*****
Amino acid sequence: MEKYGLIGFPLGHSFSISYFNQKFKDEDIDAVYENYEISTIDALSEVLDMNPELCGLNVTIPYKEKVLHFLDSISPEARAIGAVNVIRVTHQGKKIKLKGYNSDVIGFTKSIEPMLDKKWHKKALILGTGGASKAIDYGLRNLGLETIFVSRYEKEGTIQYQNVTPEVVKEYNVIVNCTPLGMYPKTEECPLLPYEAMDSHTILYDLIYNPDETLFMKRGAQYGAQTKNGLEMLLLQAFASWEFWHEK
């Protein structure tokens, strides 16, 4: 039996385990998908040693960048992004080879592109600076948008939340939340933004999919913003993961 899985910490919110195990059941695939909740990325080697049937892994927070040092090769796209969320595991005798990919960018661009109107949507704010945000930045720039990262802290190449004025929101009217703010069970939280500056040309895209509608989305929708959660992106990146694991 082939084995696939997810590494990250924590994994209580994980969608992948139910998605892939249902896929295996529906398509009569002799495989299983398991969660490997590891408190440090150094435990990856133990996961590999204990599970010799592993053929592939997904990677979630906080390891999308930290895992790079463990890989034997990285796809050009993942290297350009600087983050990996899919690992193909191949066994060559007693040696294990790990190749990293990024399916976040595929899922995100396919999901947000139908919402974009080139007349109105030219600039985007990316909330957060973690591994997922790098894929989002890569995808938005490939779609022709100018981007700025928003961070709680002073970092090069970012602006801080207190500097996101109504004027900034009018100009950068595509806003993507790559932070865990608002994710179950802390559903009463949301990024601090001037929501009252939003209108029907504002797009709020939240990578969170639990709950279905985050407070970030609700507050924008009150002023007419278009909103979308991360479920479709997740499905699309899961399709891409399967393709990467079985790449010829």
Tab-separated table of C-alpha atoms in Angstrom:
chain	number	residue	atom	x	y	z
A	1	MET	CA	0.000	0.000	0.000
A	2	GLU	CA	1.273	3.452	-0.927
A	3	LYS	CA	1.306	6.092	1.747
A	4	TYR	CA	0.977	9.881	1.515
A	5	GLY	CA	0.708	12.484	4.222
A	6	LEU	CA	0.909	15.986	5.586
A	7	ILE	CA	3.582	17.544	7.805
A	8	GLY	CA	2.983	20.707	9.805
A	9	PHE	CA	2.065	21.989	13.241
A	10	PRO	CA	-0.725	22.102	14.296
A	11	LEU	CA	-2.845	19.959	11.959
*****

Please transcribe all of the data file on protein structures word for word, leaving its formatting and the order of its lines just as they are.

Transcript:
Amino acid sequence: MEKYGLIGFPLGHSFSISYFNQKFKDEDIDAVYENYEISTIDALSEVLDMNPELCGLNVTIPYKEKVLHFLDSISPEARAIGAVNVIRVTHQGKKIKLKGYNSDVIGFTKSIEPMLDKKWHKKALILGTGGASKAIDYGLRNLGLETIFVSRYEKEGTIQYQNVTPEVVKEYNVIVNCTPLGMYPKTEECPLLPYEAMDSHTILYDLIYNPDETLFMKRGAQYGAQTKNGLEMLLLQAFASWEFWHEK
């Protein structure tokens, strides 16, 4: 039996385990998908040693960048992004080879592109600076948008939340939340933004999919913003993961 899985910490919110195990059941695939909740990325080697049937892994927070040092090769796209969320595991005798990919960018661009109107949507704010945000930045720039990262802290190449004025929101009217703010069970939280500056040309895209509608989305929708959660992106990146694991 082939084995696939997810590494990250924590994994209580994980969608992948139910998605892939249902896929295996529906398509009569002799495989299983398991969660490997590891408190440090150094435990990856133990996961590999204990599970010799592993053929592939997904990677979630906080390891999308930290895992790079463990890989034997990285796809050009993942290297350009600087983050990996899919690992193909191949066994060559007693040696294990790990190749990293990024399916976040595929899922995100396919999901947000139908919402974009080139007349109105030219600039985007990316909330957060973690591994997922790098894929989002890569995808938005490939779609022709100018981007700025928003961070709680002073970092090069970012602006801080207190500097996101109504004027900034009018100009950068595509806003993507790559932070865990608002994710179950802390559903009463949301990024601090001037929501009252939003209108029907504002797009709020939240990578969170639990709950279905985050407070970030609700507050924008009150002023007419278009909103979308991360479920479709997740499905699309899961399709891409399967393709990467079985790449010829």
Tab-separated table of C-alpha atoms in Angstrom:
chain	number	residue	atom	x	y	z
A	1	MET	CA	0.000	0.000	0.000
A	2	GLU	CA	1.273	3.452	-0.927
A	3	LYS	CA	1.306	6.092	1.747
A	4	TYR	CA	0.977	9.881	1.515
A	5	GLY	CA	0.708	12.484	4.222
A	6	LEU	CA	0.909	15.986	5.586
A	7	ILE	CA	3.582	17.544	7.805
A	8	GLY	CA	2.983	20.707	9.805
A	9	PHE	CA	2.065	21.989	13.241
A	10	PRO	CA	-0.725	22.102	14.296
A	11	LEU	CA	-2.845	19.959	11.959